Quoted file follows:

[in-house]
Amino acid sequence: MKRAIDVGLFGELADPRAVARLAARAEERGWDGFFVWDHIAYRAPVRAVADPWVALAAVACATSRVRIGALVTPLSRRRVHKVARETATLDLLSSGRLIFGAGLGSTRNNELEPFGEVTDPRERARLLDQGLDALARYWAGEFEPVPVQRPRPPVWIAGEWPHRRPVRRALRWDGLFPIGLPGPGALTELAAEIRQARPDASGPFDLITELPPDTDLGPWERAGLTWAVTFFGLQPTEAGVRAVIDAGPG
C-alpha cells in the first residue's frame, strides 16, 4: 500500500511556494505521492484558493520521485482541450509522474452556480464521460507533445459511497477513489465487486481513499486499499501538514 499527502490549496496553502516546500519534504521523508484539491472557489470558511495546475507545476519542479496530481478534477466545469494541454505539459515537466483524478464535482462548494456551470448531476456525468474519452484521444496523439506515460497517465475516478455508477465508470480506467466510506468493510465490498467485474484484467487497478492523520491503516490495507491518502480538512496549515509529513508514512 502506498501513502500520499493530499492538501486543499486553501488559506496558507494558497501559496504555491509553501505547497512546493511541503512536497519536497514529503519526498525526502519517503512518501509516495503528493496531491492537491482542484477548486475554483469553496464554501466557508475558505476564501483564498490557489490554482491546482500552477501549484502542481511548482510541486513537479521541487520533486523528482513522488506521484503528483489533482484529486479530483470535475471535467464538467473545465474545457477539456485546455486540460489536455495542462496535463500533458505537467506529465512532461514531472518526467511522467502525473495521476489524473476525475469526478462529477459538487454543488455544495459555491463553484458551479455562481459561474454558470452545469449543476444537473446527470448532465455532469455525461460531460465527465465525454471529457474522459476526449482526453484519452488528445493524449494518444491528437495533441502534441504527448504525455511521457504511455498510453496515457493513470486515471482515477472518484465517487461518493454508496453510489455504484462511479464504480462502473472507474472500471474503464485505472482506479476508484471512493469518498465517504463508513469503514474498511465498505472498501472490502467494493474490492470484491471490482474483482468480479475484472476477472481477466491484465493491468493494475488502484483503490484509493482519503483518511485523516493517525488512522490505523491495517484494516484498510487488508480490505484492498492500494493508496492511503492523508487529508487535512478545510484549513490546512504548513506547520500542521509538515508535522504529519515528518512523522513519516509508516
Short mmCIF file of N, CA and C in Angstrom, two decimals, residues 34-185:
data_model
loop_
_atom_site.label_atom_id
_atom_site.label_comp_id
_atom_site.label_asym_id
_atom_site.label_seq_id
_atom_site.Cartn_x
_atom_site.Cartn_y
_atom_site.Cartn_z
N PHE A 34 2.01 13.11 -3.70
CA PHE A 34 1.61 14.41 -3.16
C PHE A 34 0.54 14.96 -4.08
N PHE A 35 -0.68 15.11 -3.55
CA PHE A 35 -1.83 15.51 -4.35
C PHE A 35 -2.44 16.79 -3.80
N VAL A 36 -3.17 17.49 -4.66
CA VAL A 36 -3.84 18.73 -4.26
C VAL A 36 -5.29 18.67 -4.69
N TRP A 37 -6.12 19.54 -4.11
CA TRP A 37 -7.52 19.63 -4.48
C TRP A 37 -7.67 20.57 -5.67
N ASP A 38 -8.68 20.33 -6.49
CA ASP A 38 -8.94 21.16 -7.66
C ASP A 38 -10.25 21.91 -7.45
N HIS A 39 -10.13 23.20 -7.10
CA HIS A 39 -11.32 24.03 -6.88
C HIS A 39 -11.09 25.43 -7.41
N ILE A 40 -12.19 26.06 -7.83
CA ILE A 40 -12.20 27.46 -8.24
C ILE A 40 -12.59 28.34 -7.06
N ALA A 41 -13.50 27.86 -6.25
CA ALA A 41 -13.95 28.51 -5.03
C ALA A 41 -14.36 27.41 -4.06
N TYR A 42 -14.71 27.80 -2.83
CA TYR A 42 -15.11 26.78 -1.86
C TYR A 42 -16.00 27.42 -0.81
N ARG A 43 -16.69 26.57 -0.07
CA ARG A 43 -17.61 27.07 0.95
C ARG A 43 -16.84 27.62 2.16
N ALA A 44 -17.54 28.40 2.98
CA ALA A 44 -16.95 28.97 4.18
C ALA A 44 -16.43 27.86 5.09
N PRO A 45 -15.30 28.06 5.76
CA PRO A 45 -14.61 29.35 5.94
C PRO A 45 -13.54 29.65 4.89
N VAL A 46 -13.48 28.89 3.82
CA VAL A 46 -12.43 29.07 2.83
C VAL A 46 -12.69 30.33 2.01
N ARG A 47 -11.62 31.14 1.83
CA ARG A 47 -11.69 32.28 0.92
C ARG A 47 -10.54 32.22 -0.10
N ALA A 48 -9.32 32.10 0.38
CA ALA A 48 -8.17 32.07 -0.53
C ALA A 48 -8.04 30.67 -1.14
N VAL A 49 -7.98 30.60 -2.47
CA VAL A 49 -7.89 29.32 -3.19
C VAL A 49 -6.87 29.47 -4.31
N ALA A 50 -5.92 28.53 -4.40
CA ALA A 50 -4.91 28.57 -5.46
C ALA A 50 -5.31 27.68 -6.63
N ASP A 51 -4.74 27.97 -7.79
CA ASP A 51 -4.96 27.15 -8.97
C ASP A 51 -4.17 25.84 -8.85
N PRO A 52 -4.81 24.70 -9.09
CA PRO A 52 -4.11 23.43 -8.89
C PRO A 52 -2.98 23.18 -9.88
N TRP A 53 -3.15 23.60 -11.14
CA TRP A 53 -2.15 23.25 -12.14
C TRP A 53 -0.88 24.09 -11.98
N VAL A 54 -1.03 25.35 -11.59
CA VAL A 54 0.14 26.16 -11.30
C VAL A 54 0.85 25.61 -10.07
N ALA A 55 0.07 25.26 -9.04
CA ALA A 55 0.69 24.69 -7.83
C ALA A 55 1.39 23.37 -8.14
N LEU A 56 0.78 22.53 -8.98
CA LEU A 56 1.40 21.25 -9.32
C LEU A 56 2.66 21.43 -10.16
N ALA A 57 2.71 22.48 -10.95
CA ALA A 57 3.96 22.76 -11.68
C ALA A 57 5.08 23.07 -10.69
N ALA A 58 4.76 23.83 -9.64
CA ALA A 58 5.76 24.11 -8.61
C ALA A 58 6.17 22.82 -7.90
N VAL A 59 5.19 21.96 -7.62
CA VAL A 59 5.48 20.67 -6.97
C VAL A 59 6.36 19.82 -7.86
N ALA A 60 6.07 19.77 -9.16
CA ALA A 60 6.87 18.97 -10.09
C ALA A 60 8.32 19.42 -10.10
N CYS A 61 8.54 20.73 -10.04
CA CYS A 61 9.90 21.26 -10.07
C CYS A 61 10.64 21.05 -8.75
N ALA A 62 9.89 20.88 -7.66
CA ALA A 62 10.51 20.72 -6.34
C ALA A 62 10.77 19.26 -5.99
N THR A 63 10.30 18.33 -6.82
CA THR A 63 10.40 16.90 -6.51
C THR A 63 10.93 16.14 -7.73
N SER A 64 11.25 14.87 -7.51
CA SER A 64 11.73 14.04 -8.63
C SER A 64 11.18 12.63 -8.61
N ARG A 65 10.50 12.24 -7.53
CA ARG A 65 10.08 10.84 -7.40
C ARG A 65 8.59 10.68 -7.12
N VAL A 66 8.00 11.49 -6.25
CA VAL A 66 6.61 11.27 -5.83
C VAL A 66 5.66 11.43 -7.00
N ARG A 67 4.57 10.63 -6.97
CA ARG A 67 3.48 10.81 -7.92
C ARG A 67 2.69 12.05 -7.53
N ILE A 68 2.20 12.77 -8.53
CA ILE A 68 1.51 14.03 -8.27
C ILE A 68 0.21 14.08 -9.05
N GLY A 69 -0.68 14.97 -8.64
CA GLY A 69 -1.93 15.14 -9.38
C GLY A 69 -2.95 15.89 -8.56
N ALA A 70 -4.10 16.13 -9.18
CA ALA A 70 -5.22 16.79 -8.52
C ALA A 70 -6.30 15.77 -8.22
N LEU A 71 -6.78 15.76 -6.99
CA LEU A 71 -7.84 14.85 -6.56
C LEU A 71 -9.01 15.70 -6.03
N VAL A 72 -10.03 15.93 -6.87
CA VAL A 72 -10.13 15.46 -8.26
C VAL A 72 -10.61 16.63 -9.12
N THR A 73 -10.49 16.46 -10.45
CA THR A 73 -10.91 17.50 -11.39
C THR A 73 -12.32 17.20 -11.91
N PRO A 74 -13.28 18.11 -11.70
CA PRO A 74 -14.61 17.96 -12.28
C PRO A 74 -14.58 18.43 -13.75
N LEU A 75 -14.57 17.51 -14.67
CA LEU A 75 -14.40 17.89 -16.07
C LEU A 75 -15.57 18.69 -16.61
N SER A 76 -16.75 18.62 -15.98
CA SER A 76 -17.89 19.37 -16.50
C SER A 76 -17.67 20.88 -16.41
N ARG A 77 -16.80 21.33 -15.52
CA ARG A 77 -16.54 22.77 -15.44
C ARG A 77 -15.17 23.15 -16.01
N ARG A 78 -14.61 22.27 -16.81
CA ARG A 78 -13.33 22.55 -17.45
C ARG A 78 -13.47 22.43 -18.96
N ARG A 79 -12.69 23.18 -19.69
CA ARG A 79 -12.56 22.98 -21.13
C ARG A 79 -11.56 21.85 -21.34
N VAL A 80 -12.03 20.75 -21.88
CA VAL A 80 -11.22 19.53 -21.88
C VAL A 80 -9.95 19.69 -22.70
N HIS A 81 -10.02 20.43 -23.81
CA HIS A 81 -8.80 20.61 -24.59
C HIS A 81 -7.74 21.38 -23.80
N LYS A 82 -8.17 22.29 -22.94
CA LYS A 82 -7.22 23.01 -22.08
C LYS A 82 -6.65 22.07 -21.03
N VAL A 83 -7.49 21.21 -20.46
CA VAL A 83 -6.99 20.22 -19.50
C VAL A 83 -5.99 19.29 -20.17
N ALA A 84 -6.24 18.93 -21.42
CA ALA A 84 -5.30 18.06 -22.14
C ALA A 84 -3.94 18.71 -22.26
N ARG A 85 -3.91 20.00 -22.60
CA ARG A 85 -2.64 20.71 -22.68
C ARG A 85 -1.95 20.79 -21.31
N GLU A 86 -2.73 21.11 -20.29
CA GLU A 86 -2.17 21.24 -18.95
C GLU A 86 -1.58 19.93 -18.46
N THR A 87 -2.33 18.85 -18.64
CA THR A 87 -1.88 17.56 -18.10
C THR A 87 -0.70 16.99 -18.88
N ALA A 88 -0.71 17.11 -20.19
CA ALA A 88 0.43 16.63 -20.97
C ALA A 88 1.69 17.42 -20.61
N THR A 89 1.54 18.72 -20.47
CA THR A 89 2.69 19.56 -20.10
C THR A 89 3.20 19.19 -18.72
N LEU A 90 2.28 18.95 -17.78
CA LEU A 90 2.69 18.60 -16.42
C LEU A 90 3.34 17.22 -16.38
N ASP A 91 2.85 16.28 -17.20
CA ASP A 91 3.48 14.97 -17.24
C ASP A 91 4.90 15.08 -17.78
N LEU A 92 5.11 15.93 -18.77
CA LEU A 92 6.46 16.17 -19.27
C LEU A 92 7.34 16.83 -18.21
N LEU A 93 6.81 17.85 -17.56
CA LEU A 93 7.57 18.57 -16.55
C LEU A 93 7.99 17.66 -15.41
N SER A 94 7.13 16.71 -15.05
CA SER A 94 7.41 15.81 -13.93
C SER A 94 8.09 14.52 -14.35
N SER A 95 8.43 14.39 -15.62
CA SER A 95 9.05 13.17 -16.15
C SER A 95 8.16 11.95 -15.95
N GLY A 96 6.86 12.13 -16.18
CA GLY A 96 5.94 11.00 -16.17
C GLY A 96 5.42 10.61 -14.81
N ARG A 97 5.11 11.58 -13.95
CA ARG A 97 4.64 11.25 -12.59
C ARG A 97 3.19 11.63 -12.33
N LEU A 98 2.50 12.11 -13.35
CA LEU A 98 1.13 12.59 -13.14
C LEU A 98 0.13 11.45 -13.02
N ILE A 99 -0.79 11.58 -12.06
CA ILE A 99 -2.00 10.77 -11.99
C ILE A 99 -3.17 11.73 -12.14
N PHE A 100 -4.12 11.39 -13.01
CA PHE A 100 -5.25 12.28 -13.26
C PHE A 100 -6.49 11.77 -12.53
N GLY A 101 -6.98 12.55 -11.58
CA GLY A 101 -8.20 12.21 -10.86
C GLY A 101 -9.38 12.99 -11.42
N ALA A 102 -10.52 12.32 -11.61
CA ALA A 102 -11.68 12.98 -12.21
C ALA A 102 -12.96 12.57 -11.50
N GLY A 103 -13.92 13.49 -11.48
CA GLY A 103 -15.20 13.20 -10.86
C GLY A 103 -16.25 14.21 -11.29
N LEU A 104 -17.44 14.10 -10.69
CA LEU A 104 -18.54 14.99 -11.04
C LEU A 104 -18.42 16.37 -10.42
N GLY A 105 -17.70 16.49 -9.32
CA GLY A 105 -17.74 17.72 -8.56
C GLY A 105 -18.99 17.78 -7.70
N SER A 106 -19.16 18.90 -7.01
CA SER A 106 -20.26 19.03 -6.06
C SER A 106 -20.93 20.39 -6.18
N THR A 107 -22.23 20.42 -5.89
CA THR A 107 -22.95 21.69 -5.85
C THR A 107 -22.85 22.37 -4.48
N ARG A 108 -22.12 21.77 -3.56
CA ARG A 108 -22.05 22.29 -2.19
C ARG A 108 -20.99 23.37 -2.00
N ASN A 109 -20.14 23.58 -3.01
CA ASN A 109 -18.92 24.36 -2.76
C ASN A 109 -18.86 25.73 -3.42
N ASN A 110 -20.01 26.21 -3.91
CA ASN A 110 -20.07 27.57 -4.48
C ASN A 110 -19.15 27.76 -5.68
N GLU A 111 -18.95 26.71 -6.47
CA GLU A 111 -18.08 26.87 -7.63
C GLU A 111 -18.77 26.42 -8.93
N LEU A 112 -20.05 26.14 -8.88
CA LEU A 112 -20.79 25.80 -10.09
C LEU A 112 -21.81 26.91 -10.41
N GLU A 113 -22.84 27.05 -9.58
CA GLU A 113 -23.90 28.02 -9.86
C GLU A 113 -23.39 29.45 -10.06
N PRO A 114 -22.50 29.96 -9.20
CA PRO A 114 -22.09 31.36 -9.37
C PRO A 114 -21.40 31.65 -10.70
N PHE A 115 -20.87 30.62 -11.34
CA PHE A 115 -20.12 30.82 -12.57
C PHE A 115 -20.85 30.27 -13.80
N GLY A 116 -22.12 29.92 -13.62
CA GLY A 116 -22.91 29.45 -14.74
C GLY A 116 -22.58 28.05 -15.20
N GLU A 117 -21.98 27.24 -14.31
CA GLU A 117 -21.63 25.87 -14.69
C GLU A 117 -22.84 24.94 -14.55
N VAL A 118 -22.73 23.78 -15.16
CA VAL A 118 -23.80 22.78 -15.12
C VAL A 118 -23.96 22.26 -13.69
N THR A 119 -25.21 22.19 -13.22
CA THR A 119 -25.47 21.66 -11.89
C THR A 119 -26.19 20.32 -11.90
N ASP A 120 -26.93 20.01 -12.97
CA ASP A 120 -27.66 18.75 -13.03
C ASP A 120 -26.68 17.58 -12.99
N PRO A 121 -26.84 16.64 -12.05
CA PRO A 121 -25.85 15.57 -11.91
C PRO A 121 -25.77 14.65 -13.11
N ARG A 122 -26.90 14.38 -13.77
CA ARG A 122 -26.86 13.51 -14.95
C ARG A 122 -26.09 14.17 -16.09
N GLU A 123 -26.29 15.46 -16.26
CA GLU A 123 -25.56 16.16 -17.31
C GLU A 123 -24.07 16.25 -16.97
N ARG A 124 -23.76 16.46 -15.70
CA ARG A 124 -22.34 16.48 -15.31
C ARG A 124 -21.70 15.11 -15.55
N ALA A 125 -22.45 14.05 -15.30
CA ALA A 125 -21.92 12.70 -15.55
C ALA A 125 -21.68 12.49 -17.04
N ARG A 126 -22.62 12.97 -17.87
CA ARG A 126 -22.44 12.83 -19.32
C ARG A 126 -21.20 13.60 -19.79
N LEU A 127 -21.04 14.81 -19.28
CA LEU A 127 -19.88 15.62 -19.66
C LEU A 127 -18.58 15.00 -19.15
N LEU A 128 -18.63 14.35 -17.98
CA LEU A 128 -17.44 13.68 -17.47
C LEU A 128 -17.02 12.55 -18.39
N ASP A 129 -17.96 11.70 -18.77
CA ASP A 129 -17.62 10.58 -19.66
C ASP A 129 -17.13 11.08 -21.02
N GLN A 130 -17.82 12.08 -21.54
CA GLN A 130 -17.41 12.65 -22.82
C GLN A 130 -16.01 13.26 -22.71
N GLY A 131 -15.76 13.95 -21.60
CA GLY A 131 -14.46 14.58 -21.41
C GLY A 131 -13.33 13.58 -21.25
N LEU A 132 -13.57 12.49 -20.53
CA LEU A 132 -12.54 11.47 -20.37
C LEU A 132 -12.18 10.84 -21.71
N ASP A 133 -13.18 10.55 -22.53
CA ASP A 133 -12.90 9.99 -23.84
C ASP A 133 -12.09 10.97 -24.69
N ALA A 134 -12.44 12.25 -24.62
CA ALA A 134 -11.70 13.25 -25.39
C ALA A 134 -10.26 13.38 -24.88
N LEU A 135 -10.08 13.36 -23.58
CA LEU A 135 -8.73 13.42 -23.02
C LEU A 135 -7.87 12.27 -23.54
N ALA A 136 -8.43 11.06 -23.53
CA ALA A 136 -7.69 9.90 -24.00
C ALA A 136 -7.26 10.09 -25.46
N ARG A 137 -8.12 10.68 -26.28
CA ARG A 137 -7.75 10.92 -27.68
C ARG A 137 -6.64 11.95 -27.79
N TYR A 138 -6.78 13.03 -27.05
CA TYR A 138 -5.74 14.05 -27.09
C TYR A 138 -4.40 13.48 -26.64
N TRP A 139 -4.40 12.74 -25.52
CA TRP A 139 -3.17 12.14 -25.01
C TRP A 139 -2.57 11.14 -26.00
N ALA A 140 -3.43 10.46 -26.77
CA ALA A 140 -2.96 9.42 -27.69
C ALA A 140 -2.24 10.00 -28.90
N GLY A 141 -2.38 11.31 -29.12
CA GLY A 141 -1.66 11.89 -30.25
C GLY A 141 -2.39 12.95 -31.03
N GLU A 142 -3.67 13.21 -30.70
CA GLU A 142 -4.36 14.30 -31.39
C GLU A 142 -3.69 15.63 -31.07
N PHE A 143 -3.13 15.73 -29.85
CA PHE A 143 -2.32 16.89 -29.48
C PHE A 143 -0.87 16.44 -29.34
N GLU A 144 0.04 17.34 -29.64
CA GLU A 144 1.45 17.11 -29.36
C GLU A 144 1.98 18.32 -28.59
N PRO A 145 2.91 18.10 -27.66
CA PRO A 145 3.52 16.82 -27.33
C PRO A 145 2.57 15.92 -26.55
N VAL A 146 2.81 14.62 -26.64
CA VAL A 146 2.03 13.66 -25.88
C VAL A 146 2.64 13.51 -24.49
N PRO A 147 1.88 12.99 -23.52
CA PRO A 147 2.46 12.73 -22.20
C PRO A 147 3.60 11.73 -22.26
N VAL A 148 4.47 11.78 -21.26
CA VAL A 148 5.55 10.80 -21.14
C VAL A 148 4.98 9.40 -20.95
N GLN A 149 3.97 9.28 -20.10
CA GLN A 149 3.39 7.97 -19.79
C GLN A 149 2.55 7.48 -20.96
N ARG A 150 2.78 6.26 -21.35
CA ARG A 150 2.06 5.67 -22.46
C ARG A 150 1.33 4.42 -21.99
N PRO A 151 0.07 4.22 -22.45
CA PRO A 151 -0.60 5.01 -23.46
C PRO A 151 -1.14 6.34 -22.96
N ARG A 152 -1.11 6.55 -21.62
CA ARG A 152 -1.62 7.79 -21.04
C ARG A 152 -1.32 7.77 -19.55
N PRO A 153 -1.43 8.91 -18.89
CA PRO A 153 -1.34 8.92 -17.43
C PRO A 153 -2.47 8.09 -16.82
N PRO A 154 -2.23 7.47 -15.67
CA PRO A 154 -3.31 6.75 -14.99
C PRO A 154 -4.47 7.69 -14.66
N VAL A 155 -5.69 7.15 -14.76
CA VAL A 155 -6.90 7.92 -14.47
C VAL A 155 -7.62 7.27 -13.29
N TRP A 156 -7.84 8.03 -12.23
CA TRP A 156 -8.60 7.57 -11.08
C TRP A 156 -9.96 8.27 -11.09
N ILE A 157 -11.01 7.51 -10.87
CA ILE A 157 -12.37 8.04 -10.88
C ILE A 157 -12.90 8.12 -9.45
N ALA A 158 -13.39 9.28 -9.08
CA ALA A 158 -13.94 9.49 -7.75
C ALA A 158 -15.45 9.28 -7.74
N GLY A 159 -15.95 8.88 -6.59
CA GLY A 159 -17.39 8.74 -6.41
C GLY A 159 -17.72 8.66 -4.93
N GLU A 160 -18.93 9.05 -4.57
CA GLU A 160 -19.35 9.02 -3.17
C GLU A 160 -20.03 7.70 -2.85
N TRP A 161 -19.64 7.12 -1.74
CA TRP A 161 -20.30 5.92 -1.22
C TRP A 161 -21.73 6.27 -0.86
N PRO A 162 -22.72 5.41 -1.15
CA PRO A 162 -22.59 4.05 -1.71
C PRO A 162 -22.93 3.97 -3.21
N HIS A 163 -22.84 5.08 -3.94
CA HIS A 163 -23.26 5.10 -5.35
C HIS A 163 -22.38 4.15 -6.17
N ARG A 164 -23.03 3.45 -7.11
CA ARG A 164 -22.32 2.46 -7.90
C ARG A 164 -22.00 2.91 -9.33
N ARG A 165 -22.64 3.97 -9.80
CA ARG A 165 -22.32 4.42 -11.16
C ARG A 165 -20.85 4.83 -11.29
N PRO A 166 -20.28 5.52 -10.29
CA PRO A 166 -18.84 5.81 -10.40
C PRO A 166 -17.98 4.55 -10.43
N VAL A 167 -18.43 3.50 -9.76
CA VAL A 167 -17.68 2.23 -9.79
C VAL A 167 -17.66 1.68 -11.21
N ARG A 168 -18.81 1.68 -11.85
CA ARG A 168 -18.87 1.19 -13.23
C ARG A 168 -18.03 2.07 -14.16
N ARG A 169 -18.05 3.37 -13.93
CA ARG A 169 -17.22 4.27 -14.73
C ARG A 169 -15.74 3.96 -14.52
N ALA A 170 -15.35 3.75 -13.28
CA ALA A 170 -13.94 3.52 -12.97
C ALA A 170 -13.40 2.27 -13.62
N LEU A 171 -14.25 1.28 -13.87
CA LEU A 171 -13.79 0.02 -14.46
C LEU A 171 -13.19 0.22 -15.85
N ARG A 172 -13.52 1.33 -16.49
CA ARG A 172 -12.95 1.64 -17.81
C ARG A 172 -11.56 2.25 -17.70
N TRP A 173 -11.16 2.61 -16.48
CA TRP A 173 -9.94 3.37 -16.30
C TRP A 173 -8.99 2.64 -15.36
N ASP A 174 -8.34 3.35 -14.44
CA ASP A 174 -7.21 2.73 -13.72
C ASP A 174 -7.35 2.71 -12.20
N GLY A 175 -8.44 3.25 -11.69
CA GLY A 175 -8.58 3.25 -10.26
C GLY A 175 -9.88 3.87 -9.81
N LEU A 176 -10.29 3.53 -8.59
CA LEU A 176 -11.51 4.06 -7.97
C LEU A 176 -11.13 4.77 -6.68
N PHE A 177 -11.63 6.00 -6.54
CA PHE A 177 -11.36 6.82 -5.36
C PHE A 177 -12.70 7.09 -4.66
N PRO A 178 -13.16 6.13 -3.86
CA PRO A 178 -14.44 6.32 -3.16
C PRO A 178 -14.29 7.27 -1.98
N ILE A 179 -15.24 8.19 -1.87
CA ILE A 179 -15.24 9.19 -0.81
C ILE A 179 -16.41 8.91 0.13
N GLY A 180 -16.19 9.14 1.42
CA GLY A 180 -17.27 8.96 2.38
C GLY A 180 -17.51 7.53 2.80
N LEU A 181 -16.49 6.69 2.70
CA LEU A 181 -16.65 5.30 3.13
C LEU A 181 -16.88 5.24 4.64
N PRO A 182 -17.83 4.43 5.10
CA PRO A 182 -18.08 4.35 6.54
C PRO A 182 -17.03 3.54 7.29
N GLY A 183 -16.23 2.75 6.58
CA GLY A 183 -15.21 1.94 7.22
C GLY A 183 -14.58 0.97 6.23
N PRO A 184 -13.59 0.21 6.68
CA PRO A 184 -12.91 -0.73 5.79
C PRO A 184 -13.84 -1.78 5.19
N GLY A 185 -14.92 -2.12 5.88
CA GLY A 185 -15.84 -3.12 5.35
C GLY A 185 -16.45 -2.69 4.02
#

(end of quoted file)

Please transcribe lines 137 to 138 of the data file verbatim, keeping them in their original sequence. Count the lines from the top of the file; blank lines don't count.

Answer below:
N LEU A 75 -14.57 17.51 -14.67
CA LEU A 75 -14.40 17.89 -16.07